In The Know: Credit agency says oil industry-linked earthquakes threaten economy

In The KnowIn The Know is your daily briefing on Oklahoma policy-related news. Inclusion of a story does not necessarily mean endorsement by the Oklahoma Policy Institute. Click here to subscribe to In The Know and see past editions.

Today In The News

Credit agency says oil industry-linked earthquakes threaten economy: Analysts with Standard and Poor’s said the seismic activity may be a liability for energy companies and the oil and gas industry, and the credit risk could also affect home and business owners, transportation, infrastructure and utilities [StateImpact Oklahoma]. You read the full report from Standard and Poor’s here.

Oklahomans with disabilities say finding affordable housing is a challenge: Any time Veldon Gray needs to leave his home, his wife, Betty Gray, must try to navigate him and his wheelchair down the steps of the couple’s Oklahoma City apartment. Veldon Gray, 76, and his wheelchair together weigh about 215 pounds, not an easy load for Betty, 67, who has a pain pump in her back for degenerative discs. Advocates say the Grays’ situation points to a larger problem: the shortage of affordable housing for residents with disabilities [NewsOK].

Interactive – What the jobs are in Oklahoma: Politicians love to talk about jobs. Promoting job creation is a go-to justification in many of Oklahoma’s policy decisions, whether it’s to extend tax breaks for oil companies or ban local minimum wage and paid sick leave laws. However, aside from talking about job creation in very broad strokes, we don’t hear much discussion about what the jobs actually are in Oklahoma. In a new interactive visualization, you can dive into what jobs Oklahomans are working and how much they earn by industry [OK Policy].

State law taking effect Thursday bans tobacco at Oklahoma schools: Although most school districts ban tobacco on school property and at events, a state law taking effect Thursday mandates the ban. The law, House Bill 1685, was passed last session and signed by Fallin. It applies not only to school property but school-sanctioned events and transportation [Tulsa World].

Oklahoma tribes say no plans to enter marijuana business: The title of the symposium in San Diego in March was provocative: “Marijuana: the next big thing in Native American economic development?” At least five Oklahoma tribes or tribal operations were listed as attendees. Two of those tribes, however, as well as another not listed as attending the conference, said they have no plans to explore launching businesses that would grow or sell medicinal or recreational marijuana [Oklahoma Watch].

Oklahoma Pardon and Parole Board makes more inmates eligible to apply for sentence reversal: Under revamped eligibility requirements approved Monday by the state Pardon and Parole Board, nonviolent Oklahoma inmates will be eligible to apply for sentence commutations after serving three years of a sentence. It will especially impact drug offenders, many of whom are serving 10- or 15-year sentences [NewsOK].

Gov. Fallin’s bill signings are often purely ceremonial: When Gov. Mary Fallin sits down to sign a bill, surrounded by stakeholders, lawmakers and even the press, there’s a chance her signature doesn’t have any effect. Some ceremonial signings occur well after she inks the actual bill, which can come during the rush of Oklahoma’s annual legislative session. During the ceremonies, though, Fallin writes on a replica of the bill that she already signed weeks or months earlier [Journal Record].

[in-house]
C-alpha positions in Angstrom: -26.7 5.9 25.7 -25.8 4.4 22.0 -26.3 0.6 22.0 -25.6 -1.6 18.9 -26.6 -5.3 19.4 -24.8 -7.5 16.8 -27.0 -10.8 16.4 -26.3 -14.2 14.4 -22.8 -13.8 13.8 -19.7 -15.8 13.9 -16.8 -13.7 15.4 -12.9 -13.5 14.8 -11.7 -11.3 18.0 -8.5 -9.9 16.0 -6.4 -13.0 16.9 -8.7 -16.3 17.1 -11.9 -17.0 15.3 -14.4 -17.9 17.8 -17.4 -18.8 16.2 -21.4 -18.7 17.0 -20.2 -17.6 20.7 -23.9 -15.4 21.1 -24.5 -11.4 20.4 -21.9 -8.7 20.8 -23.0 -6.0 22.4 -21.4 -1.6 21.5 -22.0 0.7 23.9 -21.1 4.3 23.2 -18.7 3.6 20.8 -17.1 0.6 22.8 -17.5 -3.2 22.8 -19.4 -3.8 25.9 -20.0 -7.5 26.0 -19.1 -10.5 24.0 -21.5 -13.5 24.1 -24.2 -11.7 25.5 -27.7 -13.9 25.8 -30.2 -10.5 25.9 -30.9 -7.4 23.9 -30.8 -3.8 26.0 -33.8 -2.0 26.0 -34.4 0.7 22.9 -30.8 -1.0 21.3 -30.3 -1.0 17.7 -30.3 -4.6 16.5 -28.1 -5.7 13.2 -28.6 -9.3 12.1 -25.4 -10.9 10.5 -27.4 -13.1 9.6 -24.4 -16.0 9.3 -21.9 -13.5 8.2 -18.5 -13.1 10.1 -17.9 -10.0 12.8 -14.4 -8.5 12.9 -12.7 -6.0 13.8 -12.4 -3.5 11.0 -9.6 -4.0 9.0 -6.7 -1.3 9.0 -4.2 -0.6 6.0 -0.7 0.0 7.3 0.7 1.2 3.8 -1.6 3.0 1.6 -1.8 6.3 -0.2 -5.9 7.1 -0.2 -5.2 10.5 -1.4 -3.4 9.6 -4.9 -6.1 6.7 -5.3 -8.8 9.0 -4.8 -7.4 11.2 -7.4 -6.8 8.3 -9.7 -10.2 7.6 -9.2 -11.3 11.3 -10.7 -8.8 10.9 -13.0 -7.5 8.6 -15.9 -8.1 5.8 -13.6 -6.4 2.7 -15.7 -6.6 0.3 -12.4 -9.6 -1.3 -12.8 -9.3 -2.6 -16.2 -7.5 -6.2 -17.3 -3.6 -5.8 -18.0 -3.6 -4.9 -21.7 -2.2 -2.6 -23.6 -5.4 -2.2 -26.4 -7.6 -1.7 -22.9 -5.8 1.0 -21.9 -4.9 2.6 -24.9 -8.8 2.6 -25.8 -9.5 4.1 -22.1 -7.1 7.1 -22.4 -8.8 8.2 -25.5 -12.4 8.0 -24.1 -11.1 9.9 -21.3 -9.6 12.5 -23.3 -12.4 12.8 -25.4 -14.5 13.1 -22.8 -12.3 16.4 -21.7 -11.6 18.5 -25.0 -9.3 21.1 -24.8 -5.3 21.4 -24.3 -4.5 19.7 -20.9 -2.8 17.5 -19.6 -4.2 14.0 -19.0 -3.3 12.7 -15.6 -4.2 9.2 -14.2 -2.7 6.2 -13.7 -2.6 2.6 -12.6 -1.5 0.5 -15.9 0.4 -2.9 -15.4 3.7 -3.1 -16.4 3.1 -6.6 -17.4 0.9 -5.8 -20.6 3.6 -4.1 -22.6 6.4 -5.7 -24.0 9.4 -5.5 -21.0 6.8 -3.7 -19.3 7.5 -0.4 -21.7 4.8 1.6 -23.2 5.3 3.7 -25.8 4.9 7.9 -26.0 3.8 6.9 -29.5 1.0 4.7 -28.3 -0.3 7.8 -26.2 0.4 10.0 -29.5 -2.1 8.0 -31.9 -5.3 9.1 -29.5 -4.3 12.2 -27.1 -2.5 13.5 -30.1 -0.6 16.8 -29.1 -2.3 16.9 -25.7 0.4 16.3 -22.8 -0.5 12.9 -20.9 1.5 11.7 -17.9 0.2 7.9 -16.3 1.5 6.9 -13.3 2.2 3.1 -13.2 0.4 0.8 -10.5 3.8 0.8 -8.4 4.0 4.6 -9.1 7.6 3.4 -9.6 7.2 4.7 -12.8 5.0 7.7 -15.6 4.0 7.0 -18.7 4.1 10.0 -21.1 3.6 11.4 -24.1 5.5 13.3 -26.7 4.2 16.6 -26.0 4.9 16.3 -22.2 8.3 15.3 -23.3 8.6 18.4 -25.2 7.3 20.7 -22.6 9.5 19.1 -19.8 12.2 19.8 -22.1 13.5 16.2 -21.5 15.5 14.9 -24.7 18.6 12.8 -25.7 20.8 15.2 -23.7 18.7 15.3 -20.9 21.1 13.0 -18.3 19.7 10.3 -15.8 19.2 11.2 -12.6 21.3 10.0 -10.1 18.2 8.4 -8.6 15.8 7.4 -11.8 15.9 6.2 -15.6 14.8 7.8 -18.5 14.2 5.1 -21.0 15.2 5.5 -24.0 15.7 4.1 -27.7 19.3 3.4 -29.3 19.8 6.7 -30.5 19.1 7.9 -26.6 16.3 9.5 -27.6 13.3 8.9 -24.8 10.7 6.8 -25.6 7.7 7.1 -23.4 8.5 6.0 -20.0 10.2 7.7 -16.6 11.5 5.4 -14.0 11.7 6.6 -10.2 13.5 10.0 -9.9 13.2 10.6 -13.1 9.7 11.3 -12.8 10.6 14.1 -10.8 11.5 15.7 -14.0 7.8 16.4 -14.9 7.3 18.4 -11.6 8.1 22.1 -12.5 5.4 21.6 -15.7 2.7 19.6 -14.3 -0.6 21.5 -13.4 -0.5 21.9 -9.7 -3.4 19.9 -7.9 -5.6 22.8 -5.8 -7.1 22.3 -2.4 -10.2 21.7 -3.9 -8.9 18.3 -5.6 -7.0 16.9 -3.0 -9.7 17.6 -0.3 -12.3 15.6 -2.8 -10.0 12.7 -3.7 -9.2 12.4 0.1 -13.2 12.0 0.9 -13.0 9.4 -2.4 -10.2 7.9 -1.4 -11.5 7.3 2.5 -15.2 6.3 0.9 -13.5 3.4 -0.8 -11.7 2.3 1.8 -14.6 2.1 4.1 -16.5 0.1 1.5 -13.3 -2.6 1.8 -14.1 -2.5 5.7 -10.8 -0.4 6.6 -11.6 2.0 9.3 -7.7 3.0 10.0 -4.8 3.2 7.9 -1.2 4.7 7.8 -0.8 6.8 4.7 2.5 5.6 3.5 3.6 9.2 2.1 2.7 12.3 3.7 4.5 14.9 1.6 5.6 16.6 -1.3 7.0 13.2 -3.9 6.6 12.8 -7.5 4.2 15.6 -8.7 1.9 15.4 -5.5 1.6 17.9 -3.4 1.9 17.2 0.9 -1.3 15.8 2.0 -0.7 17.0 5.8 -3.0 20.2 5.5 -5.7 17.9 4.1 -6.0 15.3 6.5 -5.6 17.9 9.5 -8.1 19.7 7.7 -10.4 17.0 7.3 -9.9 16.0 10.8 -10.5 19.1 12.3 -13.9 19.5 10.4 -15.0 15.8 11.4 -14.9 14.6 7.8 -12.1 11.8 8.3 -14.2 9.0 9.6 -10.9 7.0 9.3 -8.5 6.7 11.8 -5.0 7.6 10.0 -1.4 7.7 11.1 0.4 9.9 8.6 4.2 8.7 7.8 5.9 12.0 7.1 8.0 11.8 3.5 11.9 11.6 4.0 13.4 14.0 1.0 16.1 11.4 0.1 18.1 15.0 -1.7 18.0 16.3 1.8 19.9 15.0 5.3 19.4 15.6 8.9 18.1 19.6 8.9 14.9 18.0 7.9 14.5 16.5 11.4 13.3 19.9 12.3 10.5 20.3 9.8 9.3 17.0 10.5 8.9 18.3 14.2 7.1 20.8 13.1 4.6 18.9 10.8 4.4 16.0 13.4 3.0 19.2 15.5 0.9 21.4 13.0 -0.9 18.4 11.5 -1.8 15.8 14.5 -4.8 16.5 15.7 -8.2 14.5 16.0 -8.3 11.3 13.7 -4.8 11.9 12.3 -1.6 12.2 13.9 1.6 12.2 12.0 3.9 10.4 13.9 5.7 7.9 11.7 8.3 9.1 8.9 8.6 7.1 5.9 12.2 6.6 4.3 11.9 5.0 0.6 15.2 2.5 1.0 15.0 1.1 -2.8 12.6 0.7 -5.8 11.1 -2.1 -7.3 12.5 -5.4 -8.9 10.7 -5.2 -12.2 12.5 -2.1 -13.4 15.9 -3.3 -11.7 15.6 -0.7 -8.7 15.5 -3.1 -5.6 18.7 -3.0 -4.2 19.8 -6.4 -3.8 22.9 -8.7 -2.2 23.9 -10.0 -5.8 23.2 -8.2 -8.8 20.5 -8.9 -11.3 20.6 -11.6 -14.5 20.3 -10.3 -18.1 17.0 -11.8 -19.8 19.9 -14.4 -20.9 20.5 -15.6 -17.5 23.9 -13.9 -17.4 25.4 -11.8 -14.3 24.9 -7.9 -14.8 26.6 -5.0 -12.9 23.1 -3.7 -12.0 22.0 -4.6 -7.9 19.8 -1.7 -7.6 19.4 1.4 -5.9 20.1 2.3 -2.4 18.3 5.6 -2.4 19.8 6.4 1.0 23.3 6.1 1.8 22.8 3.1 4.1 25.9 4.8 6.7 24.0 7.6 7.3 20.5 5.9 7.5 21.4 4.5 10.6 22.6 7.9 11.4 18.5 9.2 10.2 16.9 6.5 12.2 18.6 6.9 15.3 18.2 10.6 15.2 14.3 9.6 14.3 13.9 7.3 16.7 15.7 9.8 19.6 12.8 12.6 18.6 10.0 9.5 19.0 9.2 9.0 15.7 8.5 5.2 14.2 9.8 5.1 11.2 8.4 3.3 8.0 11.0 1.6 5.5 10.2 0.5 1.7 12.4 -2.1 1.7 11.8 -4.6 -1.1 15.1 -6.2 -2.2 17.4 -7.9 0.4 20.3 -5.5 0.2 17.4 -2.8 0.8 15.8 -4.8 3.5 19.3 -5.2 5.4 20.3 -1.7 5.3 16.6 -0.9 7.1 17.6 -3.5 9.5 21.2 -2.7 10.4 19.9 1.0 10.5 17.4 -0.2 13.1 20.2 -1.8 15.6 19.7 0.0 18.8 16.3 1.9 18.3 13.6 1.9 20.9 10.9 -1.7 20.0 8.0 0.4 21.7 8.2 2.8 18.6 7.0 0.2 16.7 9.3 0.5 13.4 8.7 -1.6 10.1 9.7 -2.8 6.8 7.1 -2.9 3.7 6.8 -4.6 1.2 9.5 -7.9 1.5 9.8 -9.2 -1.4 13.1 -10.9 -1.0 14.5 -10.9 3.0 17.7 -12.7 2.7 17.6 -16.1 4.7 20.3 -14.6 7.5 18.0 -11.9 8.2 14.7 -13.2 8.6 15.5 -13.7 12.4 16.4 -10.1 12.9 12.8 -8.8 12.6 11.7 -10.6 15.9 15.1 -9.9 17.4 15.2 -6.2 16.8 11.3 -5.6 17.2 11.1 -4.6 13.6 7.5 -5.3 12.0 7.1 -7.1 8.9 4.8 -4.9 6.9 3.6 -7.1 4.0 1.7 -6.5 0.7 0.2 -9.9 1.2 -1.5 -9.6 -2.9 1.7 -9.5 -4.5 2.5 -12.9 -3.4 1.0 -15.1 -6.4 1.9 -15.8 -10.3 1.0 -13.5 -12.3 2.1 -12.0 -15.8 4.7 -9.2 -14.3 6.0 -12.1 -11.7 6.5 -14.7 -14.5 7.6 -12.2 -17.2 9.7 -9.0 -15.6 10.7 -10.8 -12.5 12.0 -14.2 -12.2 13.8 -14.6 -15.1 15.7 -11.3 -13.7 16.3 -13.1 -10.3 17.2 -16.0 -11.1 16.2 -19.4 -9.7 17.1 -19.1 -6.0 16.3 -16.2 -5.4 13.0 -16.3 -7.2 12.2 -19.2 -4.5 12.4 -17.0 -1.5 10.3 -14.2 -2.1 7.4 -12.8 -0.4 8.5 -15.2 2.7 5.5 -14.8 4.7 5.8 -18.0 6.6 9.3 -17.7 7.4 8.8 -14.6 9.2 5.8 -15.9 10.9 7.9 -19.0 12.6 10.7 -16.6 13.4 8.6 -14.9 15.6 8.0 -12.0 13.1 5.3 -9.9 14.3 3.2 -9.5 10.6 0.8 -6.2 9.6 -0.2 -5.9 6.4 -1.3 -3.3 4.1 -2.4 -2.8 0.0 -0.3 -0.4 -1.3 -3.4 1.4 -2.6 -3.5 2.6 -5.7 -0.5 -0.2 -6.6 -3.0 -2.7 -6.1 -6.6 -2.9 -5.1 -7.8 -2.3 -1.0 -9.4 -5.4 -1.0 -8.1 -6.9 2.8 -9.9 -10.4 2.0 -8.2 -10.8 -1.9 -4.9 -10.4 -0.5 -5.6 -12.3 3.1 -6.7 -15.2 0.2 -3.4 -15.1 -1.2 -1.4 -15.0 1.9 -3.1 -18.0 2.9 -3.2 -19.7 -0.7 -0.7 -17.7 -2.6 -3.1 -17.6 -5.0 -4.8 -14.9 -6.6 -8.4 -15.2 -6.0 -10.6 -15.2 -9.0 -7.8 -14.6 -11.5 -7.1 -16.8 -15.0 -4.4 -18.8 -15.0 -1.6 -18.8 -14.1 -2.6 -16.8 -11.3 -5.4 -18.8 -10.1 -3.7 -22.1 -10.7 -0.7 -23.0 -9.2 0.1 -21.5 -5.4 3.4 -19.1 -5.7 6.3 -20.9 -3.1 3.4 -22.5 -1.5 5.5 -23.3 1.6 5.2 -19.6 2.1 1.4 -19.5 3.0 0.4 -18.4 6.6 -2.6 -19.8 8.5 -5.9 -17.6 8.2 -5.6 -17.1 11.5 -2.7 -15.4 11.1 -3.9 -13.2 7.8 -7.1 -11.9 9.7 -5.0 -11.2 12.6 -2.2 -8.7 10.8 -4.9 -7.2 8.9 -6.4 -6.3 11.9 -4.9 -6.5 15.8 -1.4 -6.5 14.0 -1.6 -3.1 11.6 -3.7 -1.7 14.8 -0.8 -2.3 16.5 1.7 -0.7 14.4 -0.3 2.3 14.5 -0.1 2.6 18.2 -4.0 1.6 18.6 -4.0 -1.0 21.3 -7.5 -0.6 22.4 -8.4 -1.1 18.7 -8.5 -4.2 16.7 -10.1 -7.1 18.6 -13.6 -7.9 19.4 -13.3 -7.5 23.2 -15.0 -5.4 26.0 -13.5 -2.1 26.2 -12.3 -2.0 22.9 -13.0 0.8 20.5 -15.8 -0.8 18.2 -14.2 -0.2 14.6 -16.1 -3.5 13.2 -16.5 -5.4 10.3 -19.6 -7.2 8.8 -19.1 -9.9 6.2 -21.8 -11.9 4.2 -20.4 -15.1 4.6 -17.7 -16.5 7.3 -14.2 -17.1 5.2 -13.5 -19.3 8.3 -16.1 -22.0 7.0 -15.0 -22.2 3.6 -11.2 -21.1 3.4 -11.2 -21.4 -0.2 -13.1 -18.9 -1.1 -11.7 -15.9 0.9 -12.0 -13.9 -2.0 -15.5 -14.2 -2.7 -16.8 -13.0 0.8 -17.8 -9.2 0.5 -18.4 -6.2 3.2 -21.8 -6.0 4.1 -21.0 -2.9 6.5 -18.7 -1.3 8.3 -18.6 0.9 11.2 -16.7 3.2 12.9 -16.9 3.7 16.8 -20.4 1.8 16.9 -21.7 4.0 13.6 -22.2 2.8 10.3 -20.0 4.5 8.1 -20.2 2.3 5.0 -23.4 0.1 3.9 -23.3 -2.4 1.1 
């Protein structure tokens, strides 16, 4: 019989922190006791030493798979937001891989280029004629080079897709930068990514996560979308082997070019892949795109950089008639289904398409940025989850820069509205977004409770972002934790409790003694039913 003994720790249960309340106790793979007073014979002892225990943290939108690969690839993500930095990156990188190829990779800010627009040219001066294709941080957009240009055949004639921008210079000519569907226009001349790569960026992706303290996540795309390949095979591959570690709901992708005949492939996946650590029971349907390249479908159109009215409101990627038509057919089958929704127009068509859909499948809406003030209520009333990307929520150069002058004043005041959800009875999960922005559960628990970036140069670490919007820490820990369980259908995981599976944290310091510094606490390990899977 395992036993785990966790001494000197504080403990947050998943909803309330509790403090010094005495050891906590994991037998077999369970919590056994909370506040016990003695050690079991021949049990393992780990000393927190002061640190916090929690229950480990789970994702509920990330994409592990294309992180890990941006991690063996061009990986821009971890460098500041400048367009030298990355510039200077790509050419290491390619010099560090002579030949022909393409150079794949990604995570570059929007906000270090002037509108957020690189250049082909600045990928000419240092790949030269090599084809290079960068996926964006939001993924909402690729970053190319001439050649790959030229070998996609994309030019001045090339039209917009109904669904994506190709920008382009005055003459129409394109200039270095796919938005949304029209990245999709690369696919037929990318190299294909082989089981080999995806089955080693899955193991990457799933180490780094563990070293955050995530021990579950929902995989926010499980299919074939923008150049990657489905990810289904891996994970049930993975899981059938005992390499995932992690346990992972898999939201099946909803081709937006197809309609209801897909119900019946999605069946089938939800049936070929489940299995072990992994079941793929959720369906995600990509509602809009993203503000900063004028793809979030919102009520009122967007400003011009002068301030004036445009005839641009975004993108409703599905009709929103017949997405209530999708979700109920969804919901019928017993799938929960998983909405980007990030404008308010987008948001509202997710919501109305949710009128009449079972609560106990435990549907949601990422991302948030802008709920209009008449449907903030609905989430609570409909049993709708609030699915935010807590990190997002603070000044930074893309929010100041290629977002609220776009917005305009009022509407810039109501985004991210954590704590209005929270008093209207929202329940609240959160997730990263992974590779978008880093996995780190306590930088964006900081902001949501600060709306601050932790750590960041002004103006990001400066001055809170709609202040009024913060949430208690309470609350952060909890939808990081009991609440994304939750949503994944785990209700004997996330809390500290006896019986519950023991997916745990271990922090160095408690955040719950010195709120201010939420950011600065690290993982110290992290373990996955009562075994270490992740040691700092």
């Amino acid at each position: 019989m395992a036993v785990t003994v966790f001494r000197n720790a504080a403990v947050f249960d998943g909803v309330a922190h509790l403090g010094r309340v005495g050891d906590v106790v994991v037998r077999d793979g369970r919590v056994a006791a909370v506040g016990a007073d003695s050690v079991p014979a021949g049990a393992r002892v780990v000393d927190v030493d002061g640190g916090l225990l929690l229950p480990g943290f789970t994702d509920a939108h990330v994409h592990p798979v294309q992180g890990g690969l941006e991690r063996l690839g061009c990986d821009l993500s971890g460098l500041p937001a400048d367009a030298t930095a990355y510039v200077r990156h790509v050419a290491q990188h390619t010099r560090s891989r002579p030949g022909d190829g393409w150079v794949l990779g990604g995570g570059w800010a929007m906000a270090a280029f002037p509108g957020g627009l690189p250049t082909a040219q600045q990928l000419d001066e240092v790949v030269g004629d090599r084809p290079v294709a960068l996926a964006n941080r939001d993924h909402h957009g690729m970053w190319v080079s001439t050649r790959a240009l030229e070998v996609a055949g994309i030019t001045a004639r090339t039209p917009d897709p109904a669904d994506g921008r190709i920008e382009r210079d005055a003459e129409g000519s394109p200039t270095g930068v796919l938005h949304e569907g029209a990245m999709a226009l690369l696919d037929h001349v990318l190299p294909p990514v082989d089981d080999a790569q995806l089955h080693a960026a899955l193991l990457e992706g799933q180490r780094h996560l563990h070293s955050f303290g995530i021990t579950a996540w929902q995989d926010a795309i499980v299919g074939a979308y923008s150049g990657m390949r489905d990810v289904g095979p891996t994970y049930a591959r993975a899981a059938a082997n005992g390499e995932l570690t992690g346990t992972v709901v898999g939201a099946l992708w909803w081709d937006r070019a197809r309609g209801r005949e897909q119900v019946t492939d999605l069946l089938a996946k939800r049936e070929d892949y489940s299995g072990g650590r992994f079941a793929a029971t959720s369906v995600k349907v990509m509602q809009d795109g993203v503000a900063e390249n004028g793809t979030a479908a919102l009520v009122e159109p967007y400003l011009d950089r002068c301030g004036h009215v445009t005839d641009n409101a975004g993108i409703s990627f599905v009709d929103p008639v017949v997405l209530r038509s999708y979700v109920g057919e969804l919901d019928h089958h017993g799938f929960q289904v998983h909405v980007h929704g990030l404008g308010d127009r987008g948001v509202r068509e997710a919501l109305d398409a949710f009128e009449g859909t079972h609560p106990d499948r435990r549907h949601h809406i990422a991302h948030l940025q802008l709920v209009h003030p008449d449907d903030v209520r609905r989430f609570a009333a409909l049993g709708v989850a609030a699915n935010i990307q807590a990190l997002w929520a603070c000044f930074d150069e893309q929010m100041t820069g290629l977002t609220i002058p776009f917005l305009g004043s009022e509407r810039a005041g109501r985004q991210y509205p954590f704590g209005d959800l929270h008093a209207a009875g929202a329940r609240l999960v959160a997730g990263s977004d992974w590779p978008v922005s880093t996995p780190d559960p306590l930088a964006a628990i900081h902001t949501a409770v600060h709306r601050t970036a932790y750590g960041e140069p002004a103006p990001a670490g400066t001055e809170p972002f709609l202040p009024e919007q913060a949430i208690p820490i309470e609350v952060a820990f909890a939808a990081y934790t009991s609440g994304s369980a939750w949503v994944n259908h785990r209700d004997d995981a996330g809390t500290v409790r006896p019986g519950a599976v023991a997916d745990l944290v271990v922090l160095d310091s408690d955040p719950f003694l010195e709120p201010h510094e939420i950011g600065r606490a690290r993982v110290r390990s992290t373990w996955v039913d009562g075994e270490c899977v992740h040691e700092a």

Ethics commission suspends rule prohibiting political fundraising on state property: The move essentially renders moot a federal lawsuit filed earlier by the state Democratic Party challenging the rules as an unconstitutional infringement on free speech. The Democrats complained that the rule had forced the party to cancel a July 25 fundraising event at Oklahoma City Community College and threatened another planned event at Redlands Community College [Tulsa World]. 

Quote of the Day

“Most women involved in the criminal justice system are suffering from untreated trauma, mental illness and or drug addiction. They are homeless, unemployed and oftentimes victims of domestic violence. They have on average two to three children. Once they enter the criminal justice system, they are assessed with multiple fines and fees, most of which support the criminal justice system itself. If they are arrested, jailed or sent to prison, they rarely receive services to address any of the issues that entangled them in the first place.”

-Tulsa businessman Ed Martinez Jr., writing in the Tulsa World that the business community and the state as a whole needs to do more to reduce female incarceration (Source)

Number of the Day


Average annual income for the more than 36,000 Oklahomans working at nursing and residential care facilities.

Source: Oklahoma Policy Institute

See previous Numbers of the Day here.

Policy Note

Why three counties that loved the death penalty have almost stopped pursuing it: Harris County, Texas District Attorney Johnny B. Holmes secured an average 12 capital sentences a year in the decade before his retirement in 2000. After that, the numbers fell sharply. Similar drop-offs have occurred in two other counties in the top 2 percent, Oklahoma County, Okla., and Philadelphia County, Penn. The number of new capital sentences decreased significantly after prosecutors — each of them outspoken, even celebrity, proponents of the death penalty — either resigned or didn’t seek reelection [The Marshall Project].

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Gene Perry worked for OK Policy from 2011 to 2019. He is a native Oklahoman and a citizen of the Cherokee Nation. He graduated from the University of Oklahoma with a B.A. in history and an M.A. in journalism.

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